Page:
On 24 January 2023 EIAS Director Lin Goethals contributed to this online seminar organised by the Hanns Seidel Foundation Brussels Office, sharing her views on EU-Kazakhstan Relations, in particular on how the EU and Kazakhstan can increase their economic partnership and cooperation, connectivity and how the EU can increase its soft power and presence on the ground, while addressing and engaging Kazakhstan’s Youth and younger generations.
In November 2022, the European Union (EU) and the Republic of Korea (ROK/ Korea) set in motion their Digital Partnership. The initiative was largely anticipated by both partners and finally came to fruition after years of negotiation. The partnership sets a commonly accepted framework which aims “to collectively respond to the implications of emerging technologies on people, industry and society, and to develop and advance technologies, policies, and research cooperation”. How will the EU-Korea Digital Partnership be implemented and how will it address the ambitions it has put forward?
Before the 24th of February 2022, freight through the New Eurasian Land Bridge (NELB) or so-called ‘Northern Corridor’ —with Russia, Belarus, and Ukraine as its most critical components— showed great promise. However, the war in Ukraine and the related Western sanctions against Russia and Belarus have created significant shifts in global geo-economics and supply chains. This has heavily affected various sectors such as global energy markets, transportation, and logistics, alongside infrastructural connectivity initiatives.
On 14 December 2022, the “EU-ASEAN Commemorative Summit” took place in Brussels, celebrating 45 years of EU-ASEAN diplomatic relations. Alongside the Summit a number of other meetings were held, among which the “EU-ASEAN Business Summit” and the “EU-ASEAN Youth Summit”, both of which took place on 12 December 2022. Following the Summit, the EU and ASEAN are more committed than ever to actively promote enhanced engagement by strengthening their Strategic Partnership. They also agreed to expand their shared efforts on climate change mitigation, people-to-people connectivity and security in the Indo-Pacific.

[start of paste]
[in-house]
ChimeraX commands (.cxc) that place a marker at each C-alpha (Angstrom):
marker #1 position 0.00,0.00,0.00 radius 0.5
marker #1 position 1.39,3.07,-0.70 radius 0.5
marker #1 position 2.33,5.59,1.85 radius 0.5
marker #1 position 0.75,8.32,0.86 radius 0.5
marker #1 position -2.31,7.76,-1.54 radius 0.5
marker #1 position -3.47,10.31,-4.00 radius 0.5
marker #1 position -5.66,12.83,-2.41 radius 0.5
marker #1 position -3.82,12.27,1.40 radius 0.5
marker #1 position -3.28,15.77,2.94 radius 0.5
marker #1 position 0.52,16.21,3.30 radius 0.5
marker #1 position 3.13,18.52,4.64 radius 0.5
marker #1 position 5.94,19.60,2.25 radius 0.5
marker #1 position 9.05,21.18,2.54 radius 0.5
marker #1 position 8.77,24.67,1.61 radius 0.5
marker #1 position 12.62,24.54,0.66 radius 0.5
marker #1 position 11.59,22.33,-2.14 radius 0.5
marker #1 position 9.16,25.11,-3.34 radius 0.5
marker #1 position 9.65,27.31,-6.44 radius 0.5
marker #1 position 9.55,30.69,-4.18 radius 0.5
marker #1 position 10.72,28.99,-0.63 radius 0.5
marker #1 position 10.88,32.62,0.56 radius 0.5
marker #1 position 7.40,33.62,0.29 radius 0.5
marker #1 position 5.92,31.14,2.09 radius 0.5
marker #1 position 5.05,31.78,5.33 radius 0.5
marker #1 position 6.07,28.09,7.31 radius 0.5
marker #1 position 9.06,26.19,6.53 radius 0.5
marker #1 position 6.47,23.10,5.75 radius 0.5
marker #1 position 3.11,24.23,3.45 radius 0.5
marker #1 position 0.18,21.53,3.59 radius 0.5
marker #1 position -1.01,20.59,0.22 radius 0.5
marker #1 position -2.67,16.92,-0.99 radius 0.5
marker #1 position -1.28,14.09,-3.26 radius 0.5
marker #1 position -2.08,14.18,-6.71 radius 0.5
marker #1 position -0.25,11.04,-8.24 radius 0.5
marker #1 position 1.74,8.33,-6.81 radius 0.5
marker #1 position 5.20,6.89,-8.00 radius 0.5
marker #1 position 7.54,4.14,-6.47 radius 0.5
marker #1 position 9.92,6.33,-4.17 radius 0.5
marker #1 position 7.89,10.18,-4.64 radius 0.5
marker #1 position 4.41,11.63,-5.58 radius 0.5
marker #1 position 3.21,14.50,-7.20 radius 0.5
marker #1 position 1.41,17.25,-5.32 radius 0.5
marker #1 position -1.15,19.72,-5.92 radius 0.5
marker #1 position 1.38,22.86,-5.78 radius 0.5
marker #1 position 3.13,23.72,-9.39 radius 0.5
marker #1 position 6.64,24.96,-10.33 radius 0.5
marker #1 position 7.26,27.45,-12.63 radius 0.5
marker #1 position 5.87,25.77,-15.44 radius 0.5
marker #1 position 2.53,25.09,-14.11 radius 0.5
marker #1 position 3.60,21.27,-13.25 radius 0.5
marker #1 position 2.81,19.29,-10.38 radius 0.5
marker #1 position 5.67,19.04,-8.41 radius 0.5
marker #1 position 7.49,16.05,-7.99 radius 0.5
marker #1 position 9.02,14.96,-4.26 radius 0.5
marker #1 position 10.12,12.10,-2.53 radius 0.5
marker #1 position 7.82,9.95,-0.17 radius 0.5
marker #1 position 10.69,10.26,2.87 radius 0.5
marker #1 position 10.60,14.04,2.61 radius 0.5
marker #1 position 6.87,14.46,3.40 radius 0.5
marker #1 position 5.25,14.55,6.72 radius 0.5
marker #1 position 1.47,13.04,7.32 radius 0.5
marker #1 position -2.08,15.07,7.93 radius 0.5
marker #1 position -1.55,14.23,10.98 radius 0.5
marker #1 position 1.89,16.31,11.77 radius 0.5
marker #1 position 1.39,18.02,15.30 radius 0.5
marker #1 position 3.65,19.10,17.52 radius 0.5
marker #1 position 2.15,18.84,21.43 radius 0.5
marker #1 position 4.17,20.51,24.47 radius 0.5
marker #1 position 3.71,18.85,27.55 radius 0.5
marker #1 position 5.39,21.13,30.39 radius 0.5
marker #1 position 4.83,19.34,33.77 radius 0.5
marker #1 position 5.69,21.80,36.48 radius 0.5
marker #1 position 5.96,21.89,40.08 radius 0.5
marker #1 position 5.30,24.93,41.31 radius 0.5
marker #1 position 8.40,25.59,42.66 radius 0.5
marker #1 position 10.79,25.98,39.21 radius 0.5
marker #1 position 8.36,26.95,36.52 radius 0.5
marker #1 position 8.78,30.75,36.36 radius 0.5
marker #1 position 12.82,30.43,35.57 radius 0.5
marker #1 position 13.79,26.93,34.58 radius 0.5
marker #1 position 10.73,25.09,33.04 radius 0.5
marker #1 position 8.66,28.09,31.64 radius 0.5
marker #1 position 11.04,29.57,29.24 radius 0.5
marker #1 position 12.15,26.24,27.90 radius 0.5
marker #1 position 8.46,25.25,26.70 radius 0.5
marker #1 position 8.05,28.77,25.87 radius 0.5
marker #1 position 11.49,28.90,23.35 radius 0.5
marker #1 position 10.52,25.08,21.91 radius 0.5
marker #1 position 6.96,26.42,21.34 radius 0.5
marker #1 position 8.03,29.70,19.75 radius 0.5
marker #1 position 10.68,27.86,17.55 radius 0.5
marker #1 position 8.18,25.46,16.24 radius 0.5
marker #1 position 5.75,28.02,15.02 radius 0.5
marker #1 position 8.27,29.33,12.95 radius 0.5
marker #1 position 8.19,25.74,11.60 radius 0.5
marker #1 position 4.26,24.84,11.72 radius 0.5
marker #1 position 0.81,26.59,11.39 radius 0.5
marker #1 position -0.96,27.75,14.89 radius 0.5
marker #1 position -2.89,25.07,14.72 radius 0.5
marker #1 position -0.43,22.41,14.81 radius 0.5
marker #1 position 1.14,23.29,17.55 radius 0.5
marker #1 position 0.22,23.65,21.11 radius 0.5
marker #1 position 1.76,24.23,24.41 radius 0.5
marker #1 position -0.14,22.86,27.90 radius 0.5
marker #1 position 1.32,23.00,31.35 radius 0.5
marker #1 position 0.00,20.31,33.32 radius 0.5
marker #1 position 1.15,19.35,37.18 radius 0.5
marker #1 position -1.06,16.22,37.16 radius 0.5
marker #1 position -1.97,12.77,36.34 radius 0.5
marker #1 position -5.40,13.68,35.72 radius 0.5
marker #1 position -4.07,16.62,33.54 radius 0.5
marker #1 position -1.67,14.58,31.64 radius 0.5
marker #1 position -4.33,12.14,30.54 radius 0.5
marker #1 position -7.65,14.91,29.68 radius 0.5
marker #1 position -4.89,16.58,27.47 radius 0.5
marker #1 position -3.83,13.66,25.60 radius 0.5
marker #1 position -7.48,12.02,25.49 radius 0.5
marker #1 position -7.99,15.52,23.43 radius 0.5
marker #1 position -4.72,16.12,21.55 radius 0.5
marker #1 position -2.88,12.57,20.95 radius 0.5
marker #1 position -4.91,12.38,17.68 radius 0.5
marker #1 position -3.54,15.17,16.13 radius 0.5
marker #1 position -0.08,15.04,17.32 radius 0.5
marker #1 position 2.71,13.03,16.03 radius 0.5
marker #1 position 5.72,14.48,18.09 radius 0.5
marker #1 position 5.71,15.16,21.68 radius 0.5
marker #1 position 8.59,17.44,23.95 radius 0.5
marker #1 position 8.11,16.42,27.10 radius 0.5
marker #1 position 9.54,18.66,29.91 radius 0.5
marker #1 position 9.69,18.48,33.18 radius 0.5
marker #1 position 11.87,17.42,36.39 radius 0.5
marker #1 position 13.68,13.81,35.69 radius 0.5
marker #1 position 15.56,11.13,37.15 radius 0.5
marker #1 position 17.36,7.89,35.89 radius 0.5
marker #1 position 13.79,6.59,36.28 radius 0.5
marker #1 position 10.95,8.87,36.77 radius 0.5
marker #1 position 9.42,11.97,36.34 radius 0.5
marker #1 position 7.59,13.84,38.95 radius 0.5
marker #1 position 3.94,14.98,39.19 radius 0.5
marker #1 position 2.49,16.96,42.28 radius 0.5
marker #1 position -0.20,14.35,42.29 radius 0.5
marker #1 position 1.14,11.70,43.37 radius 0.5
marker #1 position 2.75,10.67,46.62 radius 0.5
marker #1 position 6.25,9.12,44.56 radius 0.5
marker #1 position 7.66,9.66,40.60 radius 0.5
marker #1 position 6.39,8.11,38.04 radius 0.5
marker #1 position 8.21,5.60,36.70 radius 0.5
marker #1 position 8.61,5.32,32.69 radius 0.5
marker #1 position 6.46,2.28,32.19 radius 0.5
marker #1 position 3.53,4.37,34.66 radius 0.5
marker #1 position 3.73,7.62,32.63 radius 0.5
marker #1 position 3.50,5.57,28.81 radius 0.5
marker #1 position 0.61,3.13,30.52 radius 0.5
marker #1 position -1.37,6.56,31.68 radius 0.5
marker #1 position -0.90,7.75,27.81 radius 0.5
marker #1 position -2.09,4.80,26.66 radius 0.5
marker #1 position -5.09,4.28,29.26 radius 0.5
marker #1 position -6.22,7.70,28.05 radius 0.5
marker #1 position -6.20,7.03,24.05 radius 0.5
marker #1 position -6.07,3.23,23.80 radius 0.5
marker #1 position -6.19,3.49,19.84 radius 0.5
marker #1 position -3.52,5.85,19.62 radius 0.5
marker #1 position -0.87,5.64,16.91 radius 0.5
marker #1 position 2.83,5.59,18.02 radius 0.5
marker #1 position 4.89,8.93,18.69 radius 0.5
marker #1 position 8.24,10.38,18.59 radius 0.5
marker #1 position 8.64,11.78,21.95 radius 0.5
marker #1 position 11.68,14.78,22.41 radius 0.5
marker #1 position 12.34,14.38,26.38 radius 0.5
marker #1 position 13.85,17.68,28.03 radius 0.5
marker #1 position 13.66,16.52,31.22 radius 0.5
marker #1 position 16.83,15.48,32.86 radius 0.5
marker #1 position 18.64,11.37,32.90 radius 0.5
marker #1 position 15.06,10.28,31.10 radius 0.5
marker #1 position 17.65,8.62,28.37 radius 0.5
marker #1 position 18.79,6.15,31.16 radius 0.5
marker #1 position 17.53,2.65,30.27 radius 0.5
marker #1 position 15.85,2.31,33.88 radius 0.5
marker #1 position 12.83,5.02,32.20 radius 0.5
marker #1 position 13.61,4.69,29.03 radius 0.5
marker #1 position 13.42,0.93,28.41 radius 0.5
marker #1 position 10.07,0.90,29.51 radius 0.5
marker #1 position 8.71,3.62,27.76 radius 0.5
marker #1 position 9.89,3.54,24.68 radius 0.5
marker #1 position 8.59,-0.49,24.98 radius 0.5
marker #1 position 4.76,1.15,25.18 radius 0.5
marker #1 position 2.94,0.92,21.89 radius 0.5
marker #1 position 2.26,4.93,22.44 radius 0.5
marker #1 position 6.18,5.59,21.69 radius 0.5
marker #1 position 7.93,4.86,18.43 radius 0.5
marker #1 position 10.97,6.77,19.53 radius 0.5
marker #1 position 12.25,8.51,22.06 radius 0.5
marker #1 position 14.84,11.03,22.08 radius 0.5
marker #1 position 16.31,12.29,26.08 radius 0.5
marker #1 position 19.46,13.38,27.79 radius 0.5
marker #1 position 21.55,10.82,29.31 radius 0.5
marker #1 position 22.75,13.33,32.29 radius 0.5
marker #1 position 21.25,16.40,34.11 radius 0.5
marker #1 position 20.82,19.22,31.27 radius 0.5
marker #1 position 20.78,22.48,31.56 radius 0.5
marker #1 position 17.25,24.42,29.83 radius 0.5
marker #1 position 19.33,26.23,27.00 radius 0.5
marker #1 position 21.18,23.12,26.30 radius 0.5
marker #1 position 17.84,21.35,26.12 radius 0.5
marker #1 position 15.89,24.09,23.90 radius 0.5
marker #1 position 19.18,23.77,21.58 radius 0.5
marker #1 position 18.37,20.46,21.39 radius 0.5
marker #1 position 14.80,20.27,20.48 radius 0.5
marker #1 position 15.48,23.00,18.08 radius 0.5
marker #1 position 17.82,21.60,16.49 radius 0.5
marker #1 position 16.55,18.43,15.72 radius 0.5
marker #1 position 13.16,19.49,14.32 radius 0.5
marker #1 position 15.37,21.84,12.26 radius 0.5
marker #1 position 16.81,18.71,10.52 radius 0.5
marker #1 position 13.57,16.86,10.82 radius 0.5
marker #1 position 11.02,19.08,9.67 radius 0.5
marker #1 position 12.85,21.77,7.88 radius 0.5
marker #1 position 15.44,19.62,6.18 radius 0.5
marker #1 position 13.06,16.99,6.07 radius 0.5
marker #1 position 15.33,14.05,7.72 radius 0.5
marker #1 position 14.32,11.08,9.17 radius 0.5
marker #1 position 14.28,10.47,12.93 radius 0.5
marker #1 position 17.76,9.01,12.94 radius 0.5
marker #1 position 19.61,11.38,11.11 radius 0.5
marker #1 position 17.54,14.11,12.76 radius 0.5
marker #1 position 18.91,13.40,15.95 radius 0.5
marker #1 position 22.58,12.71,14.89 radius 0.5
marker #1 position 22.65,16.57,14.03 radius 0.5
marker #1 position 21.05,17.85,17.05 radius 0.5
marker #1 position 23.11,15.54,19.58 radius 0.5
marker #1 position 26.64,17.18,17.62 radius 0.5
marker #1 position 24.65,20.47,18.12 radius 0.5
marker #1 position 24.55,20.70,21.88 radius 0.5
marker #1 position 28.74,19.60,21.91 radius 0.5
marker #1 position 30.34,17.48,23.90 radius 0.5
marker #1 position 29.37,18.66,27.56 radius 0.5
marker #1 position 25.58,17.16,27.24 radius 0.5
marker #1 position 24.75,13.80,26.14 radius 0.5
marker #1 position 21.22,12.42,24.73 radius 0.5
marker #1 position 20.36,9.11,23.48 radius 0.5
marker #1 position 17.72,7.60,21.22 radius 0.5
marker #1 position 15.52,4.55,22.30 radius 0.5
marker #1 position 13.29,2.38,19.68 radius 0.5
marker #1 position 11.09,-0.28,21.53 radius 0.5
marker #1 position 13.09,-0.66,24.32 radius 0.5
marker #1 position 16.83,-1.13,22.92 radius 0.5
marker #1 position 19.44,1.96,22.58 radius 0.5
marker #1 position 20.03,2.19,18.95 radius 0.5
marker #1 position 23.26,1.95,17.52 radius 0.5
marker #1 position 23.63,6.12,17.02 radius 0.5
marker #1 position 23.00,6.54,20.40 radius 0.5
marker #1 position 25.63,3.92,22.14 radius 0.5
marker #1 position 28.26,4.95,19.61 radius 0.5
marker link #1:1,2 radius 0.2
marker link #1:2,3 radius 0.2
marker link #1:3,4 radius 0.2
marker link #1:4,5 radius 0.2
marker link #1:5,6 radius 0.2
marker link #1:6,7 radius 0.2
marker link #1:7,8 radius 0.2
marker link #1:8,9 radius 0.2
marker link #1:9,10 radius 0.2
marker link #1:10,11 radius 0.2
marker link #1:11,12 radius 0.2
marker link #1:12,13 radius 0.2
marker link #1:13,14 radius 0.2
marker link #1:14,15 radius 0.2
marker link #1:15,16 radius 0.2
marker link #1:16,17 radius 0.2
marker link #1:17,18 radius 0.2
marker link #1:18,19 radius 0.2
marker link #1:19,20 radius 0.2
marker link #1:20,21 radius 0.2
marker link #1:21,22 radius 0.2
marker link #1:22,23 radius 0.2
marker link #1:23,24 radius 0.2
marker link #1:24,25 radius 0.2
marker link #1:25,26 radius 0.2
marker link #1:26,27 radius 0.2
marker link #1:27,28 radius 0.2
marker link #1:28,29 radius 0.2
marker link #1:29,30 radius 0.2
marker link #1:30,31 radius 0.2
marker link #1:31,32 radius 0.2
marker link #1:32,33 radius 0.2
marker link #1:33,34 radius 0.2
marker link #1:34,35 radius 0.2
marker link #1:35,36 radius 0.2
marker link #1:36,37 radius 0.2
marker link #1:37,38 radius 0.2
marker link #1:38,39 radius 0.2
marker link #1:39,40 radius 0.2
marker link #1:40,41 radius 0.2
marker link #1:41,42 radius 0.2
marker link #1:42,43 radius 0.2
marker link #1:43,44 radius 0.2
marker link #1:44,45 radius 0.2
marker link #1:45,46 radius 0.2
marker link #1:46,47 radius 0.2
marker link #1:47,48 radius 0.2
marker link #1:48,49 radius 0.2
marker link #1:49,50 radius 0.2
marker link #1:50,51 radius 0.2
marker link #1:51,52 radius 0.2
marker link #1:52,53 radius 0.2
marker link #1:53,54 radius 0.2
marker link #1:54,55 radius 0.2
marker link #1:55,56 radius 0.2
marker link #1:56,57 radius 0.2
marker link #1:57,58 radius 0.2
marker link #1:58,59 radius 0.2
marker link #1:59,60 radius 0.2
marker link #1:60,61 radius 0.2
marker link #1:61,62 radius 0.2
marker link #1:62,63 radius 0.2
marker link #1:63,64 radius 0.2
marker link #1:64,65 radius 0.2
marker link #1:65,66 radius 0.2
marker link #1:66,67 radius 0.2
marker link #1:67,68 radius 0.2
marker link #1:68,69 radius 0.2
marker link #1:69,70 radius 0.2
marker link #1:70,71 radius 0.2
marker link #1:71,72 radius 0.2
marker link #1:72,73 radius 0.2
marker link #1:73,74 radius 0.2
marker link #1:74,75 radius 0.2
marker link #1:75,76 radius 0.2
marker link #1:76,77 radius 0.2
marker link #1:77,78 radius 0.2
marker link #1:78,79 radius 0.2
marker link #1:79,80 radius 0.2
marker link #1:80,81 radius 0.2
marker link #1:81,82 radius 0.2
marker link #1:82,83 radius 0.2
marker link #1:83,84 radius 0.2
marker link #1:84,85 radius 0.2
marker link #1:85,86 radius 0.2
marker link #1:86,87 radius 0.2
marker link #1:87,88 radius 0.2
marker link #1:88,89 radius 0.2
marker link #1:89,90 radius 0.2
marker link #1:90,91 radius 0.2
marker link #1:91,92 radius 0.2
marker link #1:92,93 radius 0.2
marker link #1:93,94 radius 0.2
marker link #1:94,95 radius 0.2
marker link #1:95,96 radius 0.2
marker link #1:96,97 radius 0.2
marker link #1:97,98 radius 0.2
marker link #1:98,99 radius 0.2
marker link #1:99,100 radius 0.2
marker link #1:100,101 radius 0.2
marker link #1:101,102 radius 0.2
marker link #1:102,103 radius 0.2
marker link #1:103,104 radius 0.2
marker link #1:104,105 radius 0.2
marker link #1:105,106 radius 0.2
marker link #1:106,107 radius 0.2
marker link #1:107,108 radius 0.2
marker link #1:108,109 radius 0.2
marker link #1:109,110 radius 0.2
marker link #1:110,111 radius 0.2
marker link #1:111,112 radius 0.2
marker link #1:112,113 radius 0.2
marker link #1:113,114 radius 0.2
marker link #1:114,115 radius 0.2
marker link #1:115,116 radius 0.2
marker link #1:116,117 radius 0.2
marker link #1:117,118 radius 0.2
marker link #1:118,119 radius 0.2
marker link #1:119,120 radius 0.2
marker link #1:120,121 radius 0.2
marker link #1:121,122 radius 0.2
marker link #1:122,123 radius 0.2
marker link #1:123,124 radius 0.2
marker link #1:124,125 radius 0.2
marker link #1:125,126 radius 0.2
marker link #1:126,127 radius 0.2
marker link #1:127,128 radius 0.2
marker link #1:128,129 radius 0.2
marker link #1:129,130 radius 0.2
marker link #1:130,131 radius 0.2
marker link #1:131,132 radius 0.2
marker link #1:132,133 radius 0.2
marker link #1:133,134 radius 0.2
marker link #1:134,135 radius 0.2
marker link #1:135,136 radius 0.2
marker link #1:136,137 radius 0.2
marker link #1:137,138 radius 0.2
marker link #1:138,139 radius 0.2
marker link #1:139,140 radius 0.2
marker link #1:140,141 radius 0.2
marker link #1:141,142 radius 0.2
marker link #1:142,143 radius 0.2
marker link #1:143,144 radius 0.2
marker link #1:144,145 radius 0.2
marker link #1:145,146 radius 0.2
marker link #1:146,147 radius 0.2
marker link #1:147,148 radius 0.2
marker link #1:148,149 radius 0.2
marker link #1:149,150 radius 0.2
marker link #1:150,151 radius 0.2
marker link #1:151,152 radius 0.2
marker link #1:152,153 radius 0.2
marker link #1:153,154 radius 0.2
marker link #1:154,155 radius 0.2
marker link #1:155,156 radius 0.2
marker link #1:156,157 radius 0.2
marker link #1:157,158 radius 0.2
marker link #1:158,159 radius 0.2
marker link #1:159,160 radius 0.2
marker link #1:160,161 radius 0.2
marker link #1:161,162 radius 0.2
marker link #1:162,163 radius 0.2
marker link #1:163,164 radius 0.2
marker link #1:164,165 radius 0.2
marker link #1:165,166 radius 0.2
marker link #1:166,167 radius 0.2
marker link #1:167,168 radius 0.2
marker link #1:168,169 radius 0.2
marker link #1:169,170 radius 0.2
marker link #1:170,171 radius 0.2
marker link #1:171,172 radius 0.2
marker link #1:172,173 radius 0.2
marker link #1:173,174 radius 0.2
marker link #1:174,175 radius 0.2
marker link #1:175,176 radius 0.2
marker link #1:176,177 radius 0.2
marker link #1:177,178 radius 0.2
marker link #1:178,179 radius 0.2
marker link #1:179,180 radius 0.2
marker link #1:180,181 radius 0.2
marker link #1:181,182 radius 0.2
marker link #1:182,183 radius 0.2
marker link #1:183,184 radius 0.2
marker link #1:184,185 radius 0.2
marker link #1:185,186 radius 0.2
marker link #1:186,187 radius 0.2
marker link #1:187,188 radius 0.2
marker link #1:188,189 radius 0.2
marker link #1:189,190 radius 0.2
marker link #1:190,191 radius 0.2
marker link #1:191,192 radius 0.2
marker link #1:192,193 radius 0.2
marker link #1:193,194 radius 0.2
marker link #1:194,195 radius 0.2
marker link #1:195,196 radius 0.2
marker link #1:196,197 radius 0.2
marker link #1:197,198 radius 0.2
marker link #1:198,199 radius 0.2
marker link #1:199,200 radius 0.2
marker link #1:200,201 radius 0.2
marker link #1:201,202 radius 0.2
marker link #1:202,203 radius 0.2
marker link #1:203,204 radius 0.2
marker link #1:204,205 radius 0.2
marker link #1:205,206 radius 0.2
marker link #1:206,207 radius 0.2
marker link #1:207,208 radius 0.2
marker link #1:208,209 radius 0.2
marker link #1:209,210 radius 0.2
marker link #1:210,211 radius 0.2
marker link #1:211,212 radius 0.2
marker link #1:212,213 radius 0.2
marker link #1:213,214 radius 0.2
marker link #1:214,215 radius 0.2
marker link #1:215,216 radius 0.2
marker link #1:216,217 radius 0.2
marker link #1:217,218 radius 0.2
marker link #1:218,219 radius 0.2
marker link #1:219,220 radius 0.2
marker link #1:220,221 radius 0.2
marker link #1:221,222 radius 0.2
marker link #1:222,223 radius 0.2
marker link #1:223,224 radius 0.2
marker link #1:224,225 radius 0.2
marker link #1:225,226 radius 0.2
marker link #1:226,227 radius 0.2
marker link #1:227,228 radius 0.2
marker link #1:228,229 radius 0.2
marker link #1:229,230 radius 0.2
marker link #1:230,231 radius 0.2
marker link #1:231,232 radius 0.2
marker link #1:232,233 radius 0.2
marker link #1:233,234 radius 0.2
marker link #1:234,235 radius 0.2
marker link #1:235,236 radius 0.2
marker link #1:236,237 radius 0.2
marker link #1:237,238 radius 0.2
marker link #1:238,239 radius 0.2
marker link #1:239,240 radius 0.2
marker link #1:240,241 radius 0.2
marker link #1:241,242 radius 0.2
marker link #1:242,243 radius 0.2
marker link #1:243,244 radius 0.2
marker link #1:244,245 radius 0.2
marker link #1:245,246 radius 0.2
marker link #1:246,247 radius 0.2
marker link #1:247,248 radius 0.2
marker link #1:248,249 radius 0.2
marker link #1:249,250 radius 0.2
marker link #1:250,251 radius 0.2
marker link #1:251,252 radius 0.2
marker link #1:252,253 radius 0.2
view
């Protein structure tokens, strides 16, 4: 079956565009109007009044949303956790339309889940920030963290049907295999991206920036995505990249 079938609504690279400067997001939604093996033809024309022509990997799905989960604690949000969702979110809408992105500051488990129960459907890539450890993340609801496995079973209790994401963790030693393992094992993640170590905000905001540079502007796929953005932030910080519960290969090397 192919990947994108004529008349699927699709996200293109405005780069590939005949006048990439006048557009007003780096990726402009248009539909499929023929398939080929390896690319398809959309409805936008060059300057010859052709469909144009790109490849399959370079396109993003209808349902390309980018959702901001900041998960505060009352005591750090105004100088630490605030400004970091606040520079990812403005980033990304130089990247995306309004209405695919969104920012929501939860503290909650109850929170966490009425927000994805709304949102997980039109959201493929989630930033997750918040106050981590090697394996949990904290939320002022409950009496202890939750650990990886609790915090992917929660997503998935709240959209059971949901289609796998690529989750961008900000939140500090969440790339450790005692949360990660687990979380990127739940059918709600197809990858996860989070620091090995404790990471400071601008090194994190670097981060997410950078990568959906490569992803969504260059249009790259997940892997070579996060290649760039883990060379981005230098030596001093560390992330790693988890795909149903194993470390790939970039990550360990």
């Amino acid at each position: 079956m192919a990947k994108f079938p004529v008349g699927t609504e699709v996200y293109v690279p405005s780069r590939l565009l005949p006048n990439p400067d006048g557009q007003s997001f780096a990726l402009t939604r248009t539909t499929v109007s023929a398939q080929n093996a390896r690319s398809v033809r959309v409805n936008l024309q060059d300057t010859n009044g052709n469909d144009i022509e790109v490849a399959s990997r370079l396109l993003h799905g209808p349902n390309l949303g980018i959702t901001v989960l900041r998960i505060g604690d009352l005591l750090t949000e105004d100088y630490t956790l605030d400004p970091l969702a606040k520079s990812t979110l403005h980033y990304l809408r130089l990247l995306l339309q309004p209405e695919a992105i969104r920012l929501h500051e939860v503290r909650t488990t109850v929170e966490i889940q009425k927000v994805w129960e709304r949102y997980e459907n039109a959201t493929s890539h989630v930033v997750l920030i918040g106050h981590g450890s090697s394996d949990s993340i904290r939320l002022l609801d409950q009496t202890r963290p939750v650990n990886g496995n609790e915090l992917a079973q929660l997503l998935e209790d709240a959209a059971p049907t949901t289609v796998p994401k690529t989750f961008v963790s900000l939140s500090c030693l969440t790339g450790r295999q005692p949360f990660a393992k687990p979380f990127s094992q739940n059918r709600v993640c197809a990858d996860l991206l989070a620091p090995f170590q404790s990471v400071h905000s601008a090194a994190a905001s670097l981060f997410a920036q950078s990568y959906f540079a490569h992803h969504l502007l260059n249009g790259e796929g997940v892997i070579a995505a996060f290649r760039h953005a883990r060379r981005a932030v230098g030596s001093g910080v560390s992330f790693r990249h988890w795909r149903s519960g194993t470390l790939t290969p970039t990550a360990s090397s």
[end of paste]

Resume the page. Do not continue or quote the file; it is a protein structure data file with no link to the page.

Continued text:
Illegal, Unreported and Unregulated (IUU) fishing is one of the most serious threats to marine ecosystems, undermining the national and regional efforts to conserve and manage fish stocks. With an estimated global value of IUU fishing between 10-20 billion EUR per year, one in every five fish is illegally caught from IUU fishing activities annually. Moreover, IUU fishing also comes with social and economic implications since it undermines the fairness of responsible fishermen and gives rise to forced labour and human trafficking.
In November 2022, Southeast Asia entered the centre of global attention as the region hosted an unprecedented group of major international summits: the Association of Southeast Asian Nations (ASEAN) and Related Summits in Cambodia on 10-13 November, the Group of Twenty (G20) Leaders’ Summit in Indonesia on 15-16 November and the Asia-Pacific Economic Cooperation (APEC) Summit in Thailand on 18-19 November. Yet, as the summit season gathered the world’s leaders to foster stronger international cooperation, the gatherings were dominated by soaring diplomatic tensions and the growing strategic polarisation, consequently putting Southeast Asia’s international leadership to the test.
From 6-18 November 2022 the ancient city of Egypt, Sharm el-Sheikh, was host to the Conference Of the Parties (COP27) of the United Nations Climate Change Conference (UNFCCC). The four principal goals of this year’s COP included 1) Mitigation – essentially implementing the Glasgow Pact; 2) Adaptation – how to adapt the strategies to stay at the forefront of climate action; 3) Finance – how and by whom should disaster-hit states be compensated; and 4) Collaboration between civil society and governments.
On 18 November 2022, Samarkand hosted the “EU-Central Asia Connectivity Conference: Global Gateway”. Preceded by the late October 2022 visit to Astana by European Council President Charles Michel, the summit confirmed a new and more vigorous European push towards the Central Asian region, historically located in the backyard of the Russian Federation.